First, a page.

Buster Olney on M&M: Andrew Bailey ‘not looked at as an elite closer’
|06.19.13 at 12:48 pm ET|
ESPN baseball columnist Buster Olney joined Mut & Merloni on Wednesday, following the Red Sox‘ doubleheader sweep of the Rays on Tuesday.
In Game 2, closer Andrew Bailey surrendered the tying run in the ninth inning before Jonny Gomes hit a two-run walk-off home run. It was Bailey’s third blown save of the year.
“He certainly at this stage is not looked at as an elite closer,” Olney said. “I’m sure that the Red Sox will be asking the internal questions that all teams are this time of year, is: Do we have spots where we can look for an upgrade? What can we go get? But as we talked about in recent weeks, there’s just not going to be a lot out there for bullpen help. Jesse Crain of the White Sox, maybe. Jonathan Papelbon, if the Phillies decide to sell — but you’d be taking on a lot of money and probably reduce flexibility with other part of the team.
“So, you can understand why the Red Sox are giving him a long leash. They needed to work with him.”
The Sox have been boosted this season by their depth, as players have shuttled up from the minors to help when regulars have gone down with injuries.
Said Olney: “It really is, let’s face it, a byproduct of that great trade they made last summer, which is going to go down in history as one of the greatest trades of all-time, the deal they made with the Dodgers. Because the flexibility it gave them to go out and build the depth, on top of what they had in the farm system, to go get two more terrific pitching prospects in the way that they did.
“And if you look at the sport in general, a lot of the teams, the more progressive teams, are looking for that flexibility. A team like the Oakland Athletics, probably the primary reason why they’re winning is because of the flexibility and the depth. That’s what the Rays’ advantage has always been in recent years, because they’ve always had a lot more options, a lot more pitching, and let’s face it, because they’ve had cheaper options.
“So, I agree with you, I think the Red Sox deserve a whole lot of credit for building the depth that they have. And it all started, to me, with the Dodger deal.”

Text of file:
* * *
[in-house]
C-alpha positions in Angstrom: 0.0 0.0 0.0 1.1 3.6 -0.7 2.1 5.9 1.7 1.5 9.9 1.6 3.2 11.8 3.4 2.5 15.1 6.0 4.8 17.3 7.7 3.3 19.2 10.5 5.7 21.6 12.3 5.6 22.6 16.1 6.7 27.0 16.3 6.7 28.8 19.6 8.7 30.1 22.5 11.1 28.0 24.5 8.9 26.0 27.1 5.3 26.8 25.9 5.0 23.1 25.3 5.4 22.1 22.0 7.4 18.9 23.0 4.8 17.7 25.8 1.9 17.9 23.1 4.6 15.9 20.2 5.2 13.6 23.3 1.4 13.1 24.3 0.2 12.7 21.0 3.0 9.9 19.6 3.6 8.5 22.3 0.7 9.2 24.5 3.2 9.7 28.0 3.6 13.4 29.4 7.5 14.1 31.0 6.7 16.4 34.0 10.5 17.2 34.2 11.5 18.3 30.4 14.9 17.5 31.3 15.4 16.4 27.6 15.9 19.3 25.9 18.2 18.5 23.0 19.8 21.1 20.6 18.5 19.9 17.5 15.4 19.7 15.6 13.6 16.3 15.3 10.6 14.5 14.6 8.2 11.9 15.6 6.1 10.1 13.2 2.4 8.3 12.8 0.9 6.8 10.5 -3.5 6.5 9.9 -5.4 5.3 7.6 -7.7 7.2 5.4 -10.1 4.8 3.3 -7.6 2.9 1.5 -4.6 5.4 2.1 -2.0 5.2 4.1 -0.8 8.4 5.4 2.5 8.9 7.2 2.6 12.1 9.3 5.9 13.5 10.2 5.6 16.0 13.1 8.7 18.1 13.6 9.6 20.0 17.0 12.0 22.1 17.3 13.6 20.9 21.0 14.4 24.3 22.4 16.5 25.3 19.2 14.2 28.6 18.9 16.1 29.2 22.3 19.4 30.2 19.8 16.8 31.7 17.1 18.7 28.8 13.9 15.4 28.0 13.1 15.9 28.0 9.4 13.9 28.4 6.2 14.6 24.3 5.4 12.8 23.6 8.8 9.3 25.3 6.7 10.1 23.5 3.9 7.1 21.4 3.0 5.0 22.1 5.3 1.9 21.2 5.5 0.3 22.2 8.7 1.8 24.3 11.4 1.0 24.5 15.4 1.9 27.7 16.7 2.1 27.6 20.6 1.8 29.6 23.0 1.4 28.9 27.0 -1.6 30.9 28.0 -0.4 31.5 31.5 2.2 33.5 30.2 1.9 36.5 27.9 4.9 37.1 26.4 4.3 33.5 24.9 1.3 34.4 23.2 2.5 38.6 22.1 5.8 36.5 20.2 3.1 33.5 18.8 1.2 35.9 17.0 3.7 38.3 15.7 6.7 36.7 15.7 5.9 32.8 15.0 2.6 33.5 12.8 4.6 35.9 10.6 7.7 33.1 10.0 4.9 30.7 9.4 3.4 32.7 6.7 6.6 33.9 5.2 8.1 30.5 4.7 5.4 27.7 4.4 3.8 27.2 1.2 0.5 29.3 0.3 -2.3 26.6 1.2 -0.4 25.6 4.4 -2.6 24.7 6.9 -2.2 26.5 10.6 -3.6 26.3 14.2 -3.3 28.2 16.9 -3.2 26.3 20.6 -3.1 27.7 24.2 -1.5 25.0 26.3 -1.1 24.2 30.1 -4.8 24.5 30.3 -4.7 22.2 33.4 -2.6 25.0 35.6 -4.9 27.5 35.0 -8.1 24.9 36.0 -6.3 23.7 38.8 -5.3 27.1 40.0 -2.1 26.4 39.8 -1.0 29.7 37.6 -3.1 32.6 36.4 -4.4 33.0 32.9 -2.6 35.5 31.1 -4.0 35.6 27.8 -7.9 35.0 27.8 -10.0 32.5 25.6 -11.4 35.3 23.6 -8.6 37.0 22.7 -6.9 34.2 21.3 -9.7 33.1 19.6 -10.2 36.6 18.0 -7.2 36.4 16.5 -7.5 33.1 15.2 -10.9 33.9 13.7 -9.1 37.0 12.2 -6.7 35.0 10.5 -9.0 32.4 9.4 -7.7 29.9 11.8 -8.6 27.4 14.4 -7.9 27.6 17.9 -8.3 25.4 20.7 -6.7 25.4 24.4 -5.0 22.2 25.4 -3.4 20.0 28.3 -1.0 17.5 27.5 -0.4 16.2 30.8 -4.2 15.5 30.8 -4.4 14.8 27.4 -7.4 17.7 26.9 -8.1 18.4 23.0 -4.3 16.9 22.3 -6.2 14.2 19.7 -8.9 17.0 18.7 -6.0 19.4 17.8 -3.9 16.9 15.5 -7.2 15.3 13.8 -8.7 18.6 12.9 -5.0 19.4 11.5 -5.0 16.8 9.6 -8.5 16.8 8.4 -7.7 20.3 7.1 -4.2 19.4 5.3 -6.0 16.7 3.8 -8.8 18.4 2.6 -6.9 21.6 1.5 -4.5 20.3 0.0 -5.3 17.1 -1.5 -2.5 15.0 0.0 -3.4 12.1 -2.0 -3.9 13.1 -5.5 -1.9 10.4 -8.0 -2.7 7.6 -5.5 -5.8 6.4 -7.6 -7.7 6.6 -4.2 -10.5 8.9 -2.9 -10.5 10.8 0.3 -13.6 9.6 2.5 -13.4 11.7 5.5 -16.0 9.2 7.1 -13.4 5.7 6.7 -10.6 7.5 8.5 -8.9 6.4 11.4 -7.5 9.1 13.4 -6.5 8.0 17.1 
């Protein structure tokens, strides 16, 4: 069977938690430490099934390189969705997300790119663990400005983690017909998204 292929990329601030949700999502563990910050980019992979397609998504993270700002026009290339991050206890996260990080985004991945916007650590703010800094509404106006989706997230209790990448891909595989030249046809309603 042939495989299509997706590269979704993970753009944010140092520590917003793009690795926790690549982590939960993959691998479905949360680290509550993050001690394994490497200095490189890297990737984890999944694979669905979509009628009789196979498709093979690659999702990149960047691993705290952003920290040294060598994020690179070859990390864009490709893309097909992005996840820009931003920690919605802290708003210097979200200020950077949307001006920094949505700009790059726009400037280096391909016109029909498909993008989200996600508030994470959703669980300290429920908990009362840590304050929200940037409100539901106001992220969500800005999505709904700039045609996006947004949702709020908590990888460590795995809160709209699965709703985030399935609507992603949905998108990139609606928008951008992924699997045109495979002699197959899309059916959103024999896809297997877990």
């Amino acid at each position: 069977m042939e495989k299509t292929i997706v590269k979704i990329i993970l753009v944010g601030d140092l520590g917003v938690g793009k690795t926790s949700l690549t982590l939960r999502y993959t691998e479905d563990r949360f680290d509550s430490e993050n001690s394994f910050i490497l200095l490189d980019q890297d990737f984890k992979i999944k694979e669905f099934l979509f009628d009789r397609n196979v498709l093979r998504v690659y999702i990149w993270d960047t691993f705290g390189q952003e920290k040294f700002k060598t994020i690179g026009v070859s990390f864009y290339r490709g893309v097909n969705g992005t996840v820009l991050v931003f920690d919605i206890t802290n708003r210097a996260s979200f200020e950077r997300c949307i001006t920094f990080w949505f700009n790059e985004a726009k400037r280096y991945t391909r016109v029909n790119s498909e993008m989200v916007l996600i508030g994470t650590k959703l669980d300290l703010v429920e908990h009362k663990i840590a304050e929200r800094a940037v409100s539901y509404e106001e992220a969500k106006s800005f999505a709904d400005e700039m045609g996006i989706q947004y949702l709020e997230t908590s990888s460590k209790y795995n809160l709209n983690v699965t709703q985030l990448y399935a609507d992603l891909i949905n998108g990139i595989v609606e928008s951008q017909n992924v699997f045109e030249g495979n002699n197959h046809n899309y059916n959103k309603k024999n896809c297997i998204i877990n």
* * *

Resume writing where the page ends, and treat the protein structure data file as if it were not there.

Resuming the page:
Looking at the American League East, Olney said he expects the Orioles to eventually overtake the Sox for first place.
“I think the Red Sox are certainly better than I thought they would be. I picked them third at the beginning of the year. ‘¦ I picked the Blue Jays fourth. I know they’ve had a great run; I still have my doubts as to whether or not they can hold it together. The Yankees have far outplayed what I thought, given what they have. I still think they’re headed for a drift. ‘¦
“Before the year began, I picked the Orioles to win the division. I still think they’re going to. I think they also have a lot of depth in their organization. I think they just have to have some of the young pitchers in their rotation pull it together.”
Latest from Bleacher Report
- Unexpected Trades Red Sox Could Pull Off This Offseason
- Dream Free-Agent Pickups for Red Sox
- Red Sox Free Agency News and Trade Rumors
- Should Red Sox Trade Cespedes This Offseason?
- Red Sox's Most Tradeable Assets for Offseason
- Uehara Inks 2-Year Extension with Sox
- Possible Trade Partners, Packages for Cespedes
- Cup of Coffee: Buttrey stays unbeaten; Longhi's bat paces Drive
- Scouting Scratch: High minors bullpen arms
- Cup of Coffee: Moncada returns, Bradley Jr. goes off
- Eduardo Rodriguez to be recalled for Thursday start
- Cup of Coffee: Roof and Tekotte go back-to-back in Portland win
- The Write-Up: Henry Owens
- Cup of Coffee: Stankiewicz fires eight-inning gem to lead Salem
- Weekly Notes: The Yoan Moncada era begins
- Cup of Coffee: Ball shuts down Dash offense, Callahan has wild outing
- Cup of Coffee: Witte walks off for Portland, Buttrey goes seven strong for Salem